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aging in sneakers with misplaced humor

Image by Tim Mossholder on Unsplash.

Recently someone posted an image on Facebook of someone I didn’t recognize – probably a very old-time TV personality – with the notation, “If your joints hurt in the morning, the notation: “If you know who this is, your joints hurt in the morning.”

I didn’t recognize the image. He looked like he was wearing a bearskin rug on his head.

It’s supposed to be funny

But let’s think about this. Suppose you had a picture of a football star with the caption, “If you don’t know who this is you’re a gay man.”

Would that be funny?

Both of those statements rely on outdated stereotypes. Many people who recognize the guy with the rug-hair don’t have joints that ache in the morning. Many gay men are dedicated football fans.

So what’s wrong with using “joints ache in the morning” as a substitute for “were alive when this person was a TV star?”


Why identify a whole demographic with a physical quality that doesn’t apply to everyone? Or a quality that can apply to people outside the demographic?

You’re not laughing at yourself. You’re encouraging listeners to laugh at everyone who’s in the demographic whether they fit the pattern or not.

Frankly, it’s not funny. If your joints ache.  it’s not because you’re old. It’s because you have arthritis or you haven’t exercised enough or you exercised too much or you have another medical condition.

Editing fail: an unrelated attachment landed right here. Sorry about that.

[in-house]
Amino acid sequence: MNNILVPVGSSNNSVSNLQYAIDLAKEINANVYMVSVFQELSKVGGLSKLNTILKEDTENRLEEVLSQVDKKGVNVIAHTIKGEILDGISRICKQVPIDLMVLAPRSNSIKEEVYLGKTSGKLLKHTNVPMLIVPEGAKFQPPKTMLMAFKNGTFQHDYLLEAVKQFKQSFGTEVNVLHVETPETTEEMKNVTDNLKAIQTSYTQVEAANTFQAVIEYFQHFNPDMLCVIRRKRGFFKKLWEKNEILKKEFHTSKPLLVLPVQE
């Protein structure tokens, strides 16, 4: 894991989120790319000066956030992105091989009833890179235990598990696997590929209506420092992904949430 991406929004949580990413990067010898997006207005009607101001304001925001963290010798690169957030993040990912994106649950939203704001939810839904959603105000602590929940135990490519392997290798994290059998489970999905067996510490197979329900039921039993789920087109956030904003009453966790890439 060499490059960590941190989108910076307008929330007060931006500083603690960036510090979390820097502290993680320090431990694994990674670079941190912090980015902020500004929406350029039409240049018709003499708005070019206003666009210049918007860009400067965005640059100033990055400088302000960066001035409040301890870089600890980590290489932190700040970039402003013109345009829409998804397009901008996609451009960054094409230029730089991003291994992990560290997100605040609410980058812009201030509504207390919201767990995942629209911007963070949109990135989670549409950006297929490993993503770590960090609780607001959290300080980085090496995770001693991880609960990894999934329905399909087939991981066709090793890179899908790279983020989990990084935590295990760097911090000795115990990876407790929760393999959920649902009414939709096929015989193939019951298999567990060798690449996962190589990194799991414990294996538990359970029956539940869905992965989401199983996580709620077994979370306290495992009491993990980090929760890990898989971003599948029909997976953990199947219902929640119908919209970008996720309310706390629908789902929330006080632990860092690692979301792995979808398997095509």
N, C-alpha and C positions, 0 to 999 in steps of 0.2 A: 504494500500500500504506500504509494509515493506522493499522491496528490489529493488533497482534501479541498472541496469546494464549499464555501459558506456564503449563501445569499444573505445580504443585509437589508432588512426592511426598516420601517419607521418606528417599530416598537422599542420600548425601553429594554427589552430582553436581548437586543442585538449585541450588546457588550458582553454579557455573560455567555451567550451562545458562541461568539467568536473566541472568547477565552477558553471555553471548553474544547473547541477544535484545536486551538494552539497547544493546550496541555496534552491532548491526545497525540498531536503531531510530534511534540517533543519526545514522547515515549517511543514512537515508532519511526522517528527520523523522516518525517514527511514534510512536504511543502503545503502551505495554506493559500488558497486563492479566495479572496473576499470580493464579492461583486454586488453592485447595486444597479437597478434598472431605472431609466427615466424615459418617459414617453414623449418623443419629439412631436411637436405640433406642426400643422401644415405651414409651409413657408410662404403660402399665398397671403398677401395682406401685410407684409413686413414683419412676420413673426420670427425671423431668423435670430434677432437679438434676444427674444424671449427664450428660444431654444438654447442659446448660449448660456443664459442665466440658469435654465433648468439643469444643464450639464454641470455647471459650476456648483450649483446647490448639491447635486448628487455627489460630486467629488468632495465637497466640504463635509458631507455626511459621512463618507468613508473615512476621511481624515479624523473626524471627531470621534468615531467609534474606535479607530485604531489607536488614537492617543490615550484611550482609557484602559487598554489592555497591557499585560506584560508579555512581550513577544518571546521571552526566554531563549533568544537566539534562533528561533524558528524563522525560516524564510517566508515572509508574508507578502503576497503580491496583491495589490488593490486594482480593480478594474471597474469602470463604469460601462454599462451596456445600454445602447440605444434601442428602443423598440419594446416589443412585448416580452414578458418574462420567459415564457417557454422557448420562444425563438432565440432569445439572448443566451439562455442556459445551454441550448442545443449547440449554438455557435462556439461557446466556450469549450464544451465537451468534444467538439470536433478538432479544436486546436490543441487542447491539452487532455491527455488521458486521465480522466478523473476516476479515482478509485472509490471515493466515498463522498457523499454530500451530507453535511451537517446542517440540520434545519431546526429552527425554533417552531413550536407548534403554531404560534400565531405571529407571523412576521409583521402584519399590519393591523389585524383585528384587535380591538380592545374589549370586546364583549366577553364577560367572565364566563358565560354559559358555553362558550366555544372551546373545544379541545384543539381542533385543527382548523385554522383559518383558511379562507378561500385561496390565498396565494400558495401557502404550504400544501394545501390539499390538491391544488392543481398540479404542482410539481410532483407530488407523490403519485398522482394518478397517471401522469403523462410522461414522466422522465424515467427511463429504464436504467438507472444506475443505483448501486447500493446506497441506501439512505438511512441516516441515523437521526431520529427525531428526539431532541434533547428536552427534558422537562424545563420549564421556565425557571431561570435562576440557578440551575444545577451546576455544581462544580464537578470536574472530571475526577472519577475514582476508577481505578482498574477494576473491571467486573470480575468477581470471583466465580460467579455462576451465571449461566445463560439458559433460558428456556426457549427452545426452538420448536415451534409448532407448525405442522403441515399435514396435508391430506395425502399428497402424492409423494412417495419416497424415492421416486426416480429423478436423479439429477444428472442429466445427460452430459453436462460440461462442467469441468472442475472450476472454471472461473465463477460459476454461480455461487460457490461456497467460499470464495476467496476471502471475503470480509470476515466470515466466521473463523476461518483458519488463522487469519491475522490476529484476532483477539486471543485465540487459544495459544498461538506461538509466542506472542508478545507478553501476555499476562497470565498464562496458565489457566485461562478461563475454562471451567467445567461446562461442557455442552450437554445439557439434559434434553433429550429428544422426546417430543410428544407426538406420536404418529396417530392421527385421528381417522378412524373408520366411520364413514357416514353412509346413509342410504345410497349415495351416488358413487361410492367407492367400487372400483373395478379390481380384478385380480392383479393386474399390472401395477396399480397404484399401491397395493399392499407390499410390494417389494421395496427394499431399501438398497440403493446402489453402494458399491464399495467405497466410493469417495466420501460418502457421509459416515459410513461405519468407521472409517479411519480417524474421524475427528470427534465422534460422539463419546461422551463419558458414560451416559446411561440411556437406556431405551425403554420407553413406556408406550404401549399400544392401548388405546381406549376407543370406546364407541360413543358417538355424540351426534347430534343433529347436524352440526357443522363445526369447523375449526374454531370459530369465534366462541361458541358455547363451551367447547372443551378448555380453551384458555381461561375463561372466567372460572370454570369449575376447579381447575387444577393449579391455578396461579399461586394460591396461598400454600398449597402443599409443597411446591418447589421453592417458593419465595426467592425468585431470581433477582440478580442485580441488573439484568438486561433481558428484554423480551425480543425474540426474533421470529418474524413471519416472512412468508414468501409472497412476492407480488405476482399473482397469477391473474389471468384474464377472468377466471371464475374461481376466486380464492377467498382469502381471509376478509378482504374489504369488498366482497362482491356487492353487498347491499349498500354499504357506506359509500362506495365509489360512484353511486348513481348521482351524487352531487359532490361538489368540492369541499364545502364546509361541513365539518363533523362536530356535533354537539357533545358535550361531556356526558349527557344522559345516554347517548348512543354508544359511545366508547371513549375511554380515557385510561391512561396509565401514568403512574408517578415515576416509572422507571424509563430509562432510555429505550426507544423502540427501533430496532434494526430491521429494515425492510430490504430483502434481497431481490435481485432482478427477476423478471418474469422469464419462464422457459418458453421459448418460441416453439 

Some people have those conditions when they’re young. I’m betting they don’t think it’s funny.

It’s why I abhor the term “Crow’s Feet” for a publication about aging. Why identify a whole demographic by a physical characteristic…especially one that’s not unique to a certain age?

There was a time when it was considered okay to make jokes about women, gay people, Black people, and more. 

We used to hear lots of jokes about “women drivers.”  Today, if a woman makes a lot of driving mistakes, she’s not likely to say, “I drive like a woman.”

She might say, “I drive around the block to avoid making left turns. I scared my passengers.”

But she won’t preface that statement with, “I’m a typical woman driver.” It’s about her driving – not anyone else’s.

Today women are driving trucks and flying jet planes. Some fly fighter jets that land on aircraft carriers.

They had to struggle past the stereotype. Bonnie Tiburzi was the first female pilot for American Airlines. She wrote about the time a passenger complained about the landing. When they saw Bonnie standing at the door after the flight, the passenger said,  “I’ll bet the girl made that landing.” The captain said, “No I made that landing..and it was a damn good one too.”

Not so long ago women were considered “weak.” They couldn’t play full-court basketball: they played half-court ball with three on each side. Try telling that to Sue Bird, Breanna Stewart, Diana Taurasi, or Brittney Griner.